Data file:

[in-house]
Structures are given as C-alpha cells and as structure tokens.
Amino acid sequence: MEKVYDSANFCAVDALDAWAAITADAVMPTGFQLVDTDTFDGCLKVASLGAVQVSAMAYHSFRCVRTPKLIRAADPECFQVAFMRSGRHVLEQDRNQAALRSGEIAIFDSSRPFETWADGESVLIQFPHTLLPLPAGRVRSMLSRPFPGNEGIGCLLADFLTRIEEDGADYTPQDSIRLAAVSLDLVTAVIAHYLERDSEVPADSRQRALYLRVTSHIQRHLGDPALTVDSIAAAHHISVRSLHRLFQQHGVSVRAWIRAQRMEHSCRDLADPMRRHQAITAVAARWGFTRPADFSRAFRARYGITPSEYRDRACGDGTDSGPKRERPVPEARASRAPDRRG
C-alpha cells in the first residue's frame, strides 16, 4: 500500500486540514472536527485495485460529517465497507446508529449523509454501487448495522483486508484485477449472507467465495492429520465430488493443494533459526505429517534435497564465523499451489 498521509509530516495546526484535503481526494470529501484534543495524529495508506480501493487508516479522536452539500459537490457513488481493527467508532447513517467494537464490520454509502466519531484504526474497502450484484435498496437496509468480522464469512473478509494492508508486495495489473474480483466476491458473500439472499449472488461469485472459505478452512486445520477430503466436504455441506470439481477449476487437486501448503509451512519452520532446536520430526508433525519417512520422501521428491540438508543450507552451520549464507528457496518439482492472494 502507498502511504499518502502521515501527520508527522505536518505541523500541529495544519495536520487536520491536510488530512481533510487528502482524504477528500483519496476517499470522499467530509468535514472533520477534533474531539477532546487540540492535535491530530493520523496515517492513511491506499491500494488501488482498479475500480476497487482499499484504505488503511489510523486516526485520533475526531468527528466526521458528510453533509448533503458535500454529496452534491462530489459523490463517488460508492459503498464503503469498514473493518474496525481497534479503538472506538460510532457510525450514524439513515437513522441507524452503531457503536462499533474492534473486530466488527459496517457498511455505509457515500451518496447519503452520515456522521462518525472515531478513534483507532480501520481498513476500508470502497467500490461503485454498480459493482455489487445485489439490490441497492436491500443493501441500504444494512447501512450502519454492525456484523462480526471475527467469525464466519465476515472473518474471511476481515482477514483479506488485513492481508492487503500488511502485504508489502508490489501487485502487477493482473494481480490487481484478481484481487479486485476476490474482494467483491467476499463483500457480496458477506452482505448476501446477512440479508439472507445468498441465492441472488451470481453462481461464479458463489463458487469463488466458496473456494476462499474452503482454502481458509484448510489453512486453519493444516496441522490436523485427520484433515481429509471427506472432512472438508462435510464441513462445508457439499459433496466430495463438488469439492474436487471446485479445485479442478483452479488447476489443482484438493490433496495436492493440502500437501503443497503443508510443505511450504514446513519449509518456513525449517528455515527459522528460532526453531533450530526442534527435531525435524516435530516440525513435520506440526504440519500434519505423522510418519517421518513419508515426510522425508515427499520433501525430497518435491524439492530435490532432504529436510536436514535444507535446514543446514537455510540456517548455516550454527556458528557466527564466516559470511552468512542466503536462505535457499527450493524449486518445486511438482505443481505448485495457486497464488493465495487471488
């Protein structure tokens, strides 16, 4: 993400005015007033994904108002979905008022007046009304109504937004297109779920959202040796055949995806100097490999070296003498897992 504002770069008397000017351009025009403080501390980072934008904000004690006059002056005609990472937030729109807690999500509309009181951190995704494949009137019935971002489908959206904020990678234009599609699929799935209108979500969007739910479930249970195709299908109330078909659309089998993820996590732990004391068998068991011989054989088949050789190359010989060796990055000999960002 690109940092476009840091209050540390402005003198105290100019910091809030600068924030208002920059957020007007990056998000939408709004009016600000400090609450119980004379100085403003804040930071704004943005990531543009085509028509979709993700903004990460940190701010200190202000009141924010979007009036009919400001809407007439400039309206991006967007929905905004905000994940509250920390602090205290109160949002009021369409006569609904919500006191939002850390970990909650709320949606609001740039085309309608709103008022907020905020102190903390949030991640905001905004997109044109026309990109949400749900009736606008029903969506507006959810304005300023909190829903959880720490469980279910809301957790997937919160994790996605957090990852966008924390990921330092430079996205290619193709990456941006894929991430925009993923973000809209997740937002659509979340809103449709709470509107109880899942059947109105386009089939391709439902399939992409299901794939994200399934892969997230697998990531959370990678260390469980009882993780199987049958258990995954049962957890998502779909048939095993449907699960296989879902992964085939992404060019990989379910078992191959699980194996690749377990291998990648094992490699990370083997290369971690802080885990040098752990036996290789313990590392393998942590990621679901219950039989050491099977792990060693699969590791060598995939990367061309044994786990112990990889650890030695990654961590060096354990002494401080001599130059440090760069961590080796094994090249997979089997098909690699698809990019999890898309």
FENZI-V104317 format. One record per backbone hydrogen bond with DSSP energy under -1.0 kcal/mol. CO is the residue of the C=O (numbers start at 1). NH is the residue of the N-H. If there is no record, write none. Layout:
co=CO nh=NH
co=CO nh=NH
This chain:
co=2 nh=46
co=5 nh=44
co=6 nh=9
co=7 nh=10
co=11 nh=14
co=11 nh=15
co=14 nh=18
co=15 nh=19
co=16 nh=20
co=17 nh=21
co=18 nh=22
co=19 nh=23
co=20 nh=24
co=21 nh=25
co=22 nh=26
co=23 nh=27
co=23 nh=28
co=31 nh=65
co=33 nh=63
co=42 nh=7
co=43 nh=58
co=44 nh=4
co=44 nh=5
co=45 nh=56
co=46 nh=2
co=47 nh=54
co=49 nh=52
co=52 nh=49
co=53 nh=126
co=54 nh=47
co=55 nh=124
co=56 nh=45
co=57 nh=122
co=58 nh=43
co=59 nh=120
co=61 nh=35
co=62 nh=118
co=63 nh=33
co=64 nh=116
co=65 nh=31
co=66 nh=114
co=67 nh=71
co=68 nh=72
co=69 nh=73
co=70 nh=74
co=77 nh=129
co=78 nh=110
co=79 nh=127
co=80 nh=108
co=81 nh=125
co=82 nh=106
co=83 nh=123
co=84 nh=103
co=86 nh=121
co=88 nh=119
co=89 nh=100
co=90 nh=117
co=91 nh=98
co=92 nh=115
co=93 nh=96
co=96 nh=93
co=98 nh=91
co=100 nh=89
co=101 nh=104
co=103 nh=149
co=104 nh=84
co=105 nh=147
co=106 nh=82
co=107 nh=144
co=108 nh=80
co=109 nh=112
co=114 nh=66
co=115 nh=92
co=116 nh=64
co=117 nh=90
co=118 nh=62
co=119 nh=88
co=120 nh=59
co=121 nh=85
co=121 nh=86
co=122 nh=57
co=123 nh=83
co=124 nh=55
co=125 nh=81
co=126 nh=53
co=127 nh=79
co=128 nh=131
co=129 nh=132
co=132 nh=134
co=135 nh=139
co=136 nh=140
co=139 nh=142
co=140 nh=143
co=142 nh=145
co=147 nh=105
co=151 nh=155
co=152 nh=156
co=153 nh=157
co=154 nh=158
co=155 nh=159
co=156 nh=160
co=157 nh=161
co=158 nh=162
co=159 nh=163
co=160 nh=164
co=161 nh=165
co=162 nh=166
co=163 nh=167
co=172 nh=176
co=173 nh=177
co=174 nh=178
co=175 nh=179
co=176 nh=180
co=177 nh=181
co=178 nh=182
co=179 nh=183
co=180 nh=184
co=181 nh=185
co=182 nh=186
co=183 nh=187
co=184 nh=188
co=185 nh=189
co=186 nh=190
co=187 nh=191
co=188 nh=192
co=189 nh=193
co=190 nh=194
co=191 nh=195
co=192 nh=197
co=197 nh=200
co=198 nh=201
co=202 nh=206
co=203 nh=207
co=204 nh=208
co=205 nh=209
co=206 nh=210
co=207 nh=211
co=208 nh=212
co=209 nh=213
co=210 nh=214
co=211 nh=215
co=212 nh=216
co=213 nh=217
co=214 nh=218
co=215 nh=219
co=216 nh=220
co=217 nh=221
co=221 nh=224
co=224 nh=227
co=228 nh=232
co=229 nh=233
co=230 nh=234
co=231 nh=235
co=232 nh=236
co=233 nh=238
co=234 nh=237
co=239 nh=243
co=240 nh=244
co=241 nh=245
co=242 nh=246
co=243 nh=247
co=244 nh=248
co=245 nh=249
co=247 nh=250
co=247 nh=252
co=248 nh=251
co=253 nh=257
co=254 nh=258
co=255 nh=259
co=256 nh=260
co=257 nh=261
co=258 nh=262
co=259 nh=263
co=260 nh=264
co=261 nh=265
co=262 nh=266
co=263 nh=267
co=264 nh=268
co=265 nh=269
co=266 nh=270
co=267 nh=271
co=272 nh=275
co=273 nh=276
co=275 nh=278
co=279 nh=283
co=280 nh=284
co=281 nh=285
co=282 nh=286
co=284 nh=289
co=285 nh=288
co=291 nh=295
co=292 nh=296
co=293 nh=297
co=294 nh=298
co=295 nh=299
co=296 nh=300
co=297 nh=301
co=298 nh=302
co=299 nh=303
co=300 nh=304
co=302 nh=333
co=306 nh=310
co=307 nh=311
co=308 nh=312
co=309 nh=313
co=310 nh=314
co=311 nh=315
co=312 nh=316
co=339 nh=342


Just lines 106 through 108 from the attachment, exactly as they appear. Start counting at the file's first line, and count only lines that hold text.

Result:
co=152 nh=156
co=153 nh=157
co=154 nh=158